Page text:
|MATT KENSETH No. 1 in standings|
Kenseth to leave Roush Fenway team
Stenhouse will replace Cup star
CHARLOTTE, N.C. - NASCAR points leader Matt Kenseth, one of the longest-tenured drivers in the series, is leaving Roush Fenway Racing at the end of the season.
He will be replaced in the No. 17 Ford - the car he has driven for all but one of his 452 career starts - by Nationwide Series champion Ricky Stenhouse Jr. and Kenseth’s long relationship with Ford apparently will come to an end. He is believed to be headed to Joe Gibbs Racing, either in Joey Logano’s No. 20 Toyota or a fourth unannounced team.
Why? Good question. The team offered no answers in the sudden divorce of one of NASCAR’s longest active relationships. Only Jeff Gordon, with Hendrick Motorsports since 1993, has been with his team longer than Kenseth has been with Jack Roush.
“I’d like to thank Matt Kenseth for his many years of loyal service,’’ co-owner Roush said Tuesday. “Matt has been an integral part of this organization for well over a decade, and we are extremely appreciative of his accomplishments and contributions to the team, and will always consider him a part of the Roush Fenway family.’’
Kenseth and teammate Greg Biffle are ranked first and second in the Sprint Cup Series, clearly poised to make a run at the championship. Kenseth opened the season with his second Daytona 500 victory, and has 11 top-10 finishes through 16 races.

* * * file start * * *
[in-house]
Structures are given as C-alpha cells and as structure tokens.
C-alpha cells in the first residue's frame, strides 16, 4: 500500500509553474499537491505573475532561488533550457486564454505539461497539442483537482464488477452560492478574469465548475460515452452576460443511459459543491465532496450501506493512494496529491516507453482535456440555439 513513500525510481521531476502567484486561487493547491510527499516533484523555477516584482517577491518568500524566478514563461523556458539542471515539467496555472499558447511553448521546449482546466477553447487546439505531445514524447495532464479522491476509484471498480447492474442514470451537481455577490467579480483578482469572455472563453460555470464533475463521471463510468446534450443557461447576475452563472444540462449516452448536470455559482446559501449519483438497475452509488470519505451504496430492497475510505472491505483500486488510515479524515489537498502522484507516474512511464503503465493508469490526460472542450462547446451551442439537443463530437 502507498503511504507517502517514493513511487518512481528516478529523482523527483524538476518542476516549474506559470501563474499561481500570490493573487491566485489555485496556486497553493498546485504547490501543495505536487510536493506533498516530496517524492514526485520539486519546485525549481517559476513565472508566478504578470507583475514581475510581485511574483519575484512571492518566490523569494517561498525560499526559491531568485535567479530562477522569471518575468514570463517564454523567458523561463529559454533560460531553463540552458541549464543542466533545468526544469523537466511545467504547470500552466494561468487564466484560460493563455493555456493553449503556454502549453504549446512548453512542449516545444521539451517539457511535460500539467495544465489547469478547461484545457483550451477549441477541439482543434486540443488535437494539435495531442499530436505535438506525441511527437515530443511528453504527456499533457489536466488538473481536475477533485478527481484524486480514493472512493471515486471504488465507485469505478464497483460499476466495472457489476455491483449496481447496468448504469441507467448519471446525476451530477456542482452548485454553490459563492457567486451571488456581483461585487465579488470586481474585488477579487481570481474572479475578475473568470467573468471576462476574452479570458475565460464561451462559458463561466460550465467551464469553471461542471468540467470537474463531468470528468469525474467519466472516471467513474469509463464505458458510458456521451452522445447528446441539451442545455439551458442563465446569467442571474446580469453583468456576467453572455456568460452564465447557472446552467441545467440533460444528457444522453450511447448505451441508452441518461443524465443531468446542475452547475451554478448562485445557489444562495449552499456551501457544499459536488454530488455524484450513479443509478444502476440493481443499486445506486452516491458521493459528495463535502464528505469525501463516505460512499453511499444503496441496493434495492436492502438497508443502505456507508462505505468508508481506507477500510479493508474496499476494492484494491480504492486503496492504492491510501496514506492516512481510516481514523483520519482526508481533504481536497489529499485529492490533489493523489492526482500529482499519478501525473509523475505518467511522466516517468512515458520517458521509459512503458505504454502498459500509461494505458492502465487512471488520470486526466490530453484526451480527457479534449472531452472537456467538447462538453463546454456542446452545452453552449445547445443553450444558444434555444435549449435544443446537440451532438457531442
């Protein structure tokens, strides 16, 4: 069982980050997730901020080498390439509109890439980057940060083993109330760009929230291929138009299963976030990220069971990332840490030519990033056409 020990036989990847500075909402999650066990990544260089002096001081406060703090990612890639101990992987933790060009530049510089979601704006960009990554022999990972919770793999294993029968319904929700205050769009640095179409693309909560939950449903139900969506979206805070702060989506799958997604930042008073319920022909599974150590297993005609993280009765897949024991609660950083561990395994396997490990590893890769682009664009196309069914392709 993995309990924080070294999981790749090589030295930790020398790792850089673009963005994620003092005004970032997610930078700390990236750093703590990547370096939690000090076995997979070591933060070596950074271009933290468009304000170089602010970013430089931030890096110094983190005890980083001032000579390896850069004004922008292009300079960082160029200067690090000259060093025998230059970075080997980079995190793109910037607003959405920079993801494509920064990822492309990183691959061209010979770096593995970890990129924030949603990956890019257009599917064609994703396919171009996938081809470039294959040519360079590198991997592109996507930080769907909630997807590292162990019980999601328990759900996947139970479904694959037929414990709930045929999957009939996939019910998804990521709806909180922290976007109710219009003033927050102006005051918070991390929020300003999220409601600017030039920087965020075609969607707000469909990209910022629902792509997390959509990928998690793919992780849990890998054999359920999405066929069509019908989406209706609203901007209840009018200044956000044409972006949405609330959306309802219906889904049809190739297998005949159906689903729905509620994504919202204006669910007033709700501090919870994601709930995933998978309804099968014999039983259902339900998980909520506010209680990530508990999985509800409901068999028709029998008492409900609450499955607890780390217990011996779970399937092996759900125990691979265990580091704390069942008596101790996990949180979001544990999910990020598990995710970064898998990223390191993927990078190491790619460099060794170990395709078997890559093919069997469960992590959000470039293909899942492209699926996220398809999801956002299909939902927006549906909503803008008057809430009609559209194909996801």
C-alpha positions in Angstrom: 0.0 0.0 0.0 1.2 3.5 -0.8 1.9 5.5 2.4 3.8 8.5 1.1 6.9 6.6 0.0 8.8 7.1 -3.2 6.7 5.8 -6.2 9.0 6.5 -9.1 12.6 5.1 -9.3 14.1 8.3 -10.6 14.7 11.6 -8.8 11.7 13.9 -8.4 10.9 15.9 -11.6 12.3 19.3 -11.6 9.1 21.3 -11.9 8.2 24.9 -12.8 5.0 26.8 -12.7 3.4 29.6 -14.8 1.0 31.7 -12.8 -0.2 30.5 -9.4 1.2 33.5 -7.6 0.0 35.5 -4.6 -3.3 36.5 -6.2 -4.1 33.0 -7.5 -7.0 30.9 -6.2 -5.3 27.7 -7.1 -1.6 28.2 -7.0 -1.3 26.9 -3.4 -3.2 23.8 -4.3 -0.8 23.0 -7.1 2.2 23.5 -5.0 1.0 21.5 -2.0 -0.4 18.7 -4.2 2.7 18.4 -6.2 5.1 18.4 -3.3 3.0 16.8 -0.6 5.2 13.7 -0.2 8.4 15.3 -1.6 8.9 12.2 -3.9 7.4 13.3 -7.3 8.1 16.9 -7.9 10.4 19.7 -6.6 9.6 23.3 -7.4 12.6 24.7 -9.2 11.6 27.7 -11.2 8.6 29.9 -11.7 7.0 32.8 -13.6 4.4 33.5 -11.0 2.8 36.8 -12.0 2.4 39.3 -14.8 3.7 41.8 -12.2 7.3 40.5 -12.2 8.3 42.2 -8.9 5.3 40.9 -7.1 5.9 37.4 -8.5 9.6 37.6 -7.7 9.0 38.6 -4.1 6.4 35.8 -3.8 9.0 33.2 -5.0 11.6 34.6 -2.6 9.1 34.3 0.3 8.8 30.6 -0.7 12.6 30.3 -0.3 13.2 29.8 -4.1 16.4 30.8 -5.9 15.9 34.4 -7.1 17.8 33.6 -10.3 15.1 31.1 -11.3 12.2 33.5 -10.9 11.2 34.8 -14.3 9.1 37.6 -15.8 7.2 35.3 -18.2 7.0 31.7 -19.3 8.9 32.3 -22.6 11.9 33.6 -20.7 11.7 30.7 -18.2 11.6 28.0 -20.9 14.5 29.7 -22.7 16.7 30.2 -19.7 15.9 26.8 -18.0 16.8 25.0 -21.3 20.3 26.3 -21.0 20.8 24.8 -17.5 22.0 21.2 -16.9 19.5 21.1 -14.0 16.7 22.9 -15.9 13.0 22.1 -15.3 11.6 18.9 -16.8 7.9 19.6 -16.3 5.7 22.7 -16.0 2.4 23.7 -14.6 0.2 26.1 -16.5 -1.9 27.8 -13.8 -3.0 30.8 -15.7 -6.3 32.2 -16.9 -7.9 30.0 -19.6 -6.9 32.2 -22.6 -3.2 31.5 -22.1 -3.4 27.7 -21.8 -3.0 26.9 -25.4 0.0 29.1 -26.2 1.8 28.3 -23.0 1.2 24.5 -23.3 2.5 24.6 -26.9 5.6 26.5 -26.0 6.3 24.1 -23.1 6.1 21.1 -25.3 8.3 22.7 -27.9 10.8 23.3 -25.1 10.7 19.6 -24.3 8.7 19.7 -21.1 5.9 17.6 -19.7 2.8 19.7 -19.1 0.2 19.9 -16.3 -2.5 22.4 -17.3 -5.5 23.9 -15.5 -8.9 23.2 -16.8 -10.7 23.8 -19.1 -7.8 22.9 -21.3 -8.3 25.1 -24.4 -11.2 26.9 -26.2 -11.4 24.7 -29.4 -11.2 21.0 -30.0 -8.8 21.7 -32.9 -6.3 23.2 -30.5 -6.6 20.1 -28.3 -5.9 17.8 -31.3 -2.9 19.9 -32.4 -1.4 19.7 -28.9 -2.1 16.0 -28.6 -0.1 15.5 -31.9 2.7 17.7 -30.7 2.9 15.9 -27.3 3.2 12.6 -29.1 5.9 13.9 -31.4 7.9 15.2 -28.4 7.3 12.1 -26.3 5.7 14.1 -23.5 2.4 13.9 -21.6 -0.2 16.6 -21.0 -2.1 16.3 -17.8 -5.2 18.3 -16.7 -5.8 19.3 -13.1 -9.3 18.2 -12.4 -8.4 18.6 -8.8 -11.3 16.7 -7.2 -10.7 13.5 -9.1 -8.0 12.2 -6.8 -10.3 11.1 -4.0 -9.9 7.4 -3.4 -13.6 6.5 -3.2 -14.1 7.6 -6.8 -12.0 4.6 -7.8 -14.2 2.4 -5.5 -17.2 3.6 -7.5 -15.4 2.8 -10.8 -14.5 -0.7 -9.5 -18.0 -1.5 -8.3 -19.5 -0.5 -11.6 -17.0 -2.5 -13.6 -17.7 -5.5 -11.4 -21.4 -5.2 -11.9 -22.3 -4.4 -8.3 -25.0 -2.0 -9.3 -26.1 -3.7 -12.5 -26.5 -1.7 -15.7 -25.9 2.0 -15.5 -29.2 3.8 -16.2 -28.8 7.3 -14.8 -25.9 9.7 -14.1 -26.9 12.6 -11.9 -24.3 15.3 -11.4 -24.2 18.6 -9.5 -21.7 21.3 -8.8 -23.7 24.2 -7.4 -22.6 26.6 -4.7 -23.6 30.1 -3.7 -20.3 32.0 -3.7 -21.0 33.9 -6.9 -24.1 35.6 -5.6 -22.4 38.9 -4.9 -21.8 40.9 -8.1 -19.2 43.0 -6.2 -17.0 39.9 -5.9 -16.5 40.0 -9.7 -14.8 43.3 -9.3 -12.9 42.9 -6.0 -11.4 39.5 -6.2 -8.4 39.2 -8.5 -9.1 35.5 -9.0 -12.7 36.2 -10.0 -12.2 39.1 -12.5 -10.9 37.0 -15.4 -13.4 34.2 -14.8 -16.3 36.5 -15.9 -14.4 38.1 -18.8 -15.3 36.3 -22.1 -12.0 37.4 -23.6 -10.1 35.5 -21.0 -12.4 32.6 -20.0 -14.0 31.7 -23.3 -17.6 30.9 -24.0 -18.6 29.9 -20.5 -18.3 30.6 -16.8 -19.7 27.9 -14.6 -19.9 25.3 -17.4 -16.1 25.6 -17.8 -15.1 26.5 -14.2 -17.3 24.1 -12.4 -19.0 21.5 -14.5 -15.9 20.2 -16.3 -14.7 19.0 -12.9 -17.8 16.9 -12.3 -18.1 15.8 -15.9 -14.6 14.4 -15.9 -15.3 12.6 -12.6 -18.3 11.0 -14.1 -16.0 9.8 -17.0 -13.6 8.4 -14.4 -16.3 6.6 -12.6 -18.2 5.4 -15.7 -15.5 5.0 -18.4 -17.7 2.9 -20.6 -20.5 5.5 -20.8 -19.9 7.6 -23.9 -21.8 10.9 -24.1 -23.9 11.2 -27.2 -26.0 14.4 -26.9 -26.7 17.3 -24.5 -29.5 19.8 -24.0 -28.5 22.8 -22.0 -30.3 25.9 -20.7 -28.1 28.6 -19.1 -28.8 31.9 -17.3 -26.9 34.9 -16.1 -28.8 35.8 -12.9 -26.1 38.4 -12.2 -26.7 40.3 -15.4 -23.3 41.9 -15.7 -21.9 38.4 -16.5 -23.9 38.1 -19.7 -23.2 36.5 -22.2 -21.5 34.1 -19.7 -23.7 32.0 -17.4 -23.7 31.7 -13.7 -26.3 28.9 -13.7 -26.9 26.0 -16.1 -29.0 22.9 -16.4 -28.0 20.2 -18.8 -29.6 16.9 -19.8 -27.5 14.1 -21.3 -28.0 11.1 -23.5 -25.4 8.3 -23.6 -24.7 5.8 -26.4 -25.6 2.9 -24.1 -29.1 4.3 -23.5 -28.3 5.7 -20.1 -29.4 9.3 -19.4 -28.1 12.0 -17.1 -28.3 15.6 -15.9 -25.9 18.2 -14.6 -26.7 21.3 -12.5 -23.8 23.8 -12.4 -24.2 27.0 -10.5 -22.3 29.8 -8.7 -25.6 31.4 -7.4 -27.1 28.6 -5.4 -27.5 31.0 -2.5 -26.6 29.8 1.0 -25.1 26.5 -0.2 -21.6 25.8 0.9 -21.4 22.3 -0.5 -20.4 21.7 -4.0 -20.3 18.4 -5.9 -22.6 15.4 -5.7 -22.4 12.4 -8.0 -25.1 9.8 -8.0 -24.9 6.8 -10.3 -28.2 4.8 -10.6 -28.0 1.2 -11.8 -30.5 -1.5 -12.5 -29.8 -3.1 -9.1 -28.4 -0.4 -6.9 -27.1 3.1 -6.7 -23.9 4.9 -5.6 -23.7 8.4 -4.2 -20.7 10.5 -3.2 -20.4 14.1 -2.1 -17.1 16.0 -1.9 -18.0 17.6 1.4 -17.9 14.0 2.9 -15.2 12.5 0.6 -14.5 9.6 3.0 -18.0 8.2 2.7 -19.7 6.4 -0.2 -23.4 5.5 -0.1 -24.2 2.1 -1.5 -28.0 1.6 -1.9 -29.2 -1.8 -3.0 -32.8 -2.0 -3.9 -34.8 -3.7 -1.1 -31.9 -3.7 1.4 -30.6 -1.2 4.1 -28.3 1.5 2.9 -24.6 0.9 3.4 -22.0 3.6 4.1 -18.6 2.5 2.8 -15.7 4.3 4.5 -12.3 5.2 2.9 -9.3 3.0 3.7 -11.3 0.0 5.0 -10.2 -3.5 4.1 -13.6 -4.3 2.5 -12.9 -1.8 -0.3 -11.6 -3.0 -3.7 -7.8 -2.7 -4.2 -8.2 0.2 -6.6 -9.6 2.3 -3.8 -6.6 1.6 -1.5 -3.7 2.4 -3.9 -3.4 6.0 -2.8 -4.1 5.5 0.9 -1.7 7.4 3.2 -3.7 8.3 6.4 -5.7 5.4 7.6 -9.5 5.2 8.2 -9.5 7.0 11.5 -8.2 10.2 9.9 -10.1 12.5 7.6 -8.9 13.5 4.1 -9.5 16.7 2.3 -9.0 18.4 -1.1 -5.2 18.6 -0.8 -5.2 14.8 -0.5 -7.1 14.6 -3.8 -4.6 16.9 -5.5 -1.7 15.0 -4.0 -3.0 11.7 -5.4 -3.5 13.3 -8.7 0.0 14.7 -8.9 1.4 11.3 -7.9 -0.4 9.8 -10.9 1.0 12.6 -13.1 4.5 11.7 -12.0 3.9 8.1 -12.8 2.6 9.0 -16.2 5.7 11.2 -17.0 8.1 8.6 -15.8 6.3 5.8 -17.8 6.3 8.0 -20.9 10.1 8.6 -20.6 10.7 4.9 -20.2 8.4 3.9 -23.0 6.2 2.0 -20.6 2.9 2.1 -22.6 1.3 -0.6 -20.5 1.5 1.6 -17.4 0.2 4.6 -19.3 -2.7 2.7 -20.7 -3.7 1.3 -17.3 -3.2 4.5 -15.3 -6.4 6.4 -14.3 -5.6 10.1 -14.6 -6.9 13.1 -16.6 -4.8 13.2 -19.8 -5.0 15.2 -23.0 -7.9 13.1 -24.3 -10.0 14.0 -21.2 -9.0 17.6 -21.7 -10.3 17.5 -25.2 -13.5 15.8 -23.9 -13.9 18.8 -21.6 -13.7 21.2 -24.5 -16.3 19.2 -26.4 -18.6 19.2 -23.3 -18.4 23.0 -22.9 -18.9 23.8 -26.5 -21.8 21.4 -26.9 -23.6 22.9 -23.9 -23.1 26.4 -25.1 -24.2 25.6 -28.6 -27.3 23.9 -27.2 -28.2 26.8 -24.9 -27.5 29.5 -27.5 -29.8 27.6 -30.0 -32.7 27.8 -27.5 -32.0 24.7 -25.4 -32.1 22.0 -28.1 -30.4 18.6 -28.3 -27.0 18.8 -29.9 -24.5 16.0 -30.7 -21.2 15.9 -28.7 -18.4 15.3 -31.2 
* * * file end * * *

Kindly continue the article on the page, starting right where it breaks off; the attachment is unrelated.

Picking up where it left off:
Kenseth did not respond to a request for comment Tuesday, but tweeted about his departure.
“I’m very thankful to Jack Roush for the opportunities he’s given me over the past 14 years. Together we have enjoyed a lot of success,’’ he posted. “And as a team we are committed as ever to the remainder of the 2012 season and chasing a 3rd sprint cup title for Jack and RFR.’’
With Roush, Kenseth has built a career worthy of Hall of Fame consideration. Besides the wins at Daytona, he has won 22 Cup races overall, and the 2003 championship. In the Nationwide Series, Kenseth has won 26 races driving for Roush.
His relationship with current general manager Robbie Reiser, like Kenseth a native of Wisconsin, dates at least to 1997, when Kenseth first drove Reiser’s No. 17 entry. It was eventually merged into the Roush organization, and Reiser became Kenseth’s crew chief at Roush in 2000, Kenseth’s rookie season.
There was speculation last weekend at Sonoma that Kenseth was leaving to join JGR, which is in a contract year with Logano. The team also has room to expand to a fourth car, and it is possible Gibbs officials are trying to move Kenseth in and keep Logano at the same time.
Team president J.D. Gibbs did not respond to a request for a comment Tuesday, and said at Sonoma he could not talk about Kenseth.
Jamie Allison, director of Ford Racing, said he was disappointed Kenseth is leaving.
“He will be certainly missed by us and the Ford Racing fans,’’ Allison said. “We are thankful for Matt’s winning efforts and championship-caliber success with the Roush and Ford racing programs these past 16 years, both on and off the track.’’
Kenseth’s car has had sponsorship woes the last few years, and Roush is funding a large portion of this year’s schedule himself for the 40-year-old Kenseth. The organization dropped David Ragan and its fourth team because of a lack of sponsorship at the end of last season, and also ponied up significant money to re-sign Carl Edwards last season. Roush also signed Biffle to a contract extension last season.
The team desperately needs a slot for Stenhouse, 24, who is locked into a long-term contract but has nowhere to go in Roush’s Cup lineup. Stenhouse will be far cheaper than Kenseth in terms of salary, and he is much younger and clearly has a future with the organization.